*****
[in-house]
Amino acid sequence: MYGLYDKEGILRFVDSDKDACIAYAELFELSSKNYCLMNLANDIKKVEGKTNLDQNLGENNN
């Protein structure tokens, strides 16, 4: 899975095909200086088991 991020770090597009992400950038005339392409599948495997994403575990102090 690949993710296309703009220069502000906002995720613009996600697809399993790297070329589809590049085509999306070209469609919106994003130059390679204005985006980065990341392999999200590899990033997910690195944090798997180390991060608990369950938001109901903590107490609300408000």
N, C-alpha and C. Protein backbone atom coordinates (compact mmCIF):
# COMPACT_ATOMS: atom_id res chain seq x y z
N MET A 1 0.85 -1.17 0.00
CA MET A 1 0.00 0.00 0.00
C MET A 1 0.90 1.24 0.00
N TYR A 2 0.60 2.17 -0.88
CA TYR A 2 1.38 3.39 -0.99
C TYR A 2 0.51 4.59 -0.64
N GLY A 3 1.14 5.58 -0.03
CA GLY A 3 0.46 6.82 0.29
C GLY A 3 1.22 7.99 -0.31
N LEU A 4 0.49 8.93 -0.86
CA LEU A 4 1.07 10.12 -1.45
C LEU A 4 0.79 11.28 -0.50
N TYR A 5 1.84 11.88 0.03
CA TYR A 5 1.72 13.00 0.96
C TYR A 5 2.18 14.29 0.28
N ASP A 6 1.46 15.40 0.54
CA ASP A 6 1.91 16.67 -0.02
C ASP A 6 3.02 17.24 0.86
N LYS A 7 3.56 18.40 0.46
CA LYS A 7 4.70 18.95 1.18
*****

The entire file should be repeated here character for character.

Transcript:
[in-house]
Amino acid sequence: MYGLYDKEGILRFVDSDKDACIAYAELFELSSKNYCLMNLANDIKKVEGKTNLDQNLGENNN
């Protein structure tokens, strides 16, 4: 899975095909200086088991 991020770090597009992400950038005339392409599948495997994403575990102090 690949993710296309703009220069502000906002995720613009996600697809399993790297070329589809590049085509999306070209469609919106994003130059390679204005985006980065990341392999999200590899990033997910690195944090798997180390991060608990369950938001109901903590107490609300408000």
N, C-alpha and C. Protein backbone atom coordinates (compact mmCIF):
# COMPACT_ATOMS: atom_id res chain seq x y z
N MET A 1 0.85 -1.17 0.00
CA MET A 1 0.00 0.00 0.00
C MET A 1 0.90 1.24 0.00
N TYR A 2 0.60 2.17 -0.88
CA TYR A 2 1.38 3.39 -0.99
C TYR A 2 0.51 4.59 -0.64
N GLY A 3 1.14 5.58 -0.03
CA GLY A 3 0.46 6.82 0.29
C GLY A 3 1.22 7.99 -0.31
N LEU A 4 0.49 8.93 -0.86
CA LEU A 4 1.07 10.12 -1.45
C LEU A 4 0.79 11.28 -0.50
N TYR A 5 1.84 11.88 0.03
CA TYR A 5 1.72 13.00 0.96
C TYR A 5 2.18 14.29 0.28
N ASP A 6 1.46 15.40 0.54
CA ASP A 6 1.91 16.67 -0.02
C ASP A 6 3.02 17.24 0.86
N LYS A 7 3.56 18.40 0.46
CA LYS A 7 4.70 18.95 1.18